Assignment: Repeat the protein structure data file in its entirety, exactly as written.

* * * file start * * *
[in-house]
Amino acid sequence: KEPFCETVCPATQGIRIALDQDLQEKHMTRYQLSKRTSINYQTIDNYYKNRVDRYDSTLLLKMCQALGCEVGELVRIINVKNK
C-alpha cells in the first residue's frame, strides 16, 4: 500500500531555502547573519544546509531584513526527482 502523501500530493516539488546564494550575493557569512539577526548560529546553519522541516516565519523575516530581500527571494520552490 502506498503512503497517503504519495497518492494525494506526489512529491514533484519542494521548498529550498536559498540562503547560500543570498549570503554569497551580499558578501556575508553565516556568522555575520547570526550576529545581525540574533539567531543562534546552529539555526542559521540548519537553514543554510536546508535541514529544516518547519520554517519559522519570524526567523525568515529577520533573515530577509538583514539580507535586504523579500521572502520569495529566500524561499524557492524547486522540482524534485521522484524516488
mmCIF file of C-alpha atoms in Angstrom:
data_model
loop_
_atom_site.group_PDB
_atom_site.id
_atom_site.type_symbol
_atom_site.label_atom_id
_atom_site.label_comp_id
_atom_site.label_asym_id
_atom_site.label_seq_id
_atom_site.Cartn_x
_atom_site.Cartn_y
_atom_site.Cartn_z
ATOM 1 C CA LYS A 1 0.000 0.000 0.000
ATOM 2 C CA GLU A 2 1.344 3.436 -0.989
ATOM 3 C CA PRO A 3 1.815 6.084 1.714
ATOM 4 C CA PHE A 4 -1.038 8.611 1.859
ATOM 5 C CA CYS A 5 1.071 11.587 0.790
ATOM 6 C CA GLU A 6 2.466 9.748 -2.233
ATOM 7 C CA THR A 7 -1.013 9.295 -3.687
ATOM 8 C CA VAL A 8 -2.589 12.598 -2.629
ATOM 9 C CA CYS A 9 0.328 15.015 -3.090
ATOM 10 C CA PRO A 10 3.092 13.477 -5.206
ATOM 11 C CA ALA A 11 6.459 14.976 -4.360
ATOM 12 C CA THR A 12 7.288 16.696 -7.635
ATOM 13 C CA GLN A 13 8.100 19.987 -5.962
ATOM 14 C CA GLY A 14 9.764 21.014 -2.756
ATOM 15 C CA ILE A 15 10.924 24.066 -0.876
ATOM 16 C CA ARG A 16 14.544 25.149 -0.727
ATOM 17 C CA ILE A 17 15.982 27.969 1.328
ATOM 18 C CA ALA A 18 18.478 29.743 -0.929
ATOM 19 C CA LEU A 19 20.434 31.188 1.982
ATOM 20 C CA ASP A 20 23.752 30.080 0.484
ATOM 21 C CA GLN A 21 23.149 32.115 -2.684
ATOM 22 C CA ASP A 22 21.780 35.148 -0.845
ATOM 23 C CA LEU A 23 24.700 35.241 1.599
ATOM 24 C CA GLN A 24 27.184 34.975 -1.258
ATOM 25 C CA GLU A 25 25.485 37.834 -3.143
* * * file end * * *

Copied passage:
[in-house]
Amino acid sequence: KEPFCETVCPATQGIRIALDQDLQEKHMTRYQLSKRTSINYQTIDNYYKNRVDRYDSTLLLKMCQALGCEVGELVRIINVKNK
C-alpha cells in the first residue's frame, strides 16, 4: 500500500531555502547573519544546509531584513526527482 502523501500530493516539488546564494550575493557569512539577526548560529546553519522541516516565519523575516530581500527571494520552490 502506498503512503497517503504519495497518492494525494506526489512529491514533484519542494521548498529550498536559498540562503547560500543570498549570503554569497551580499558578501556575508553565516556568522555575520547570526550576529545581525540574533539567531543562534546552529539555526542559521540548519537553514543554510536546508535541514529544516518547519520554517519559522519570524526567523525568515529577520533573515530577509538583514539580507535586504523579500521572502520569495529566500524561499524557492524547486522540482524534485521522484524516488
mmCIF file of C-alpha atoms in Angstrom:
data_model
loop_
_atom_site.group_PDB
_atom_site.id
_atom_site.type_symbol
_atom_site.label_atom_id
_atom_site.label_comp_id
_atom_site.label_asym_id
_atom_site.label_seq_id
_atom_site.Cartn_x
_atom_site.Cartn_y
_atom_site.Cartn_z
ATOM 1 C CA LYS A 1 0.000 0.000 0.000
ATOM 2 C CA GLU A 2 1.344 3.436 -0.989
ATOM 3 C CA PRO A 3 1.815 6.084 1.714
ATOM 4 C CA PHE A 4 -1.038 8.611 1.859
ATOM 5 C CA CYS A 5 1.071 11.587 0.790
ATOM 6 C CA GLU A 6 2.466 9.748 -2.233
ATOM 7 C CA THR A 7 -1.013 9.295 -3.687
ATOM 8 C CA VAL A 8 -2.589 12.598 -2.629
ATOM 9 C CA CYS A 9 0.328 15.015 -3.090
ATOM 10 C CA PRO A 10 3.092 13.477 -5.206
ATOM 11 C CA ALA A 11 6.459 14.976 -4.360
ATOM 12 C CA THR A 12 7.288 16.696 -7.635
ATOM 13 C CA GLN A 13 8.100 19.987 -5.962
ATOM 14 C CA GLY A 14 9.764 21.014 -2.756
ATOM 15 C CA ILE A 15 10.924 24.066 -0.876
ATOM 16 C CA ARG A 16 14.544 25.149 -0.727
ATOM 17 C CA ILE A 17 15.982 27.969 1.328
ATOM 18 C CA ALA A 18 18.478 29.743 -0.929
ATOM 19 C CA LEU A 19 20.434 31.188 1.982
ATOM 20 C CA ASP A 20 23.752 30.080 0.484
ATOM 21 C CA GLN A 21 23.149 32.115 -2.684
ATOM 22 C CA ASP A 22 21.780 35.148 -0.845
ATOM 23 C CA LEU A 23 24.700 35.241 1.599
ATOM 24 C CA GLN A 24 27.184 34.975 -1.258
ATOM 25 C CA GLU A 25 25.485 37.834 -3.143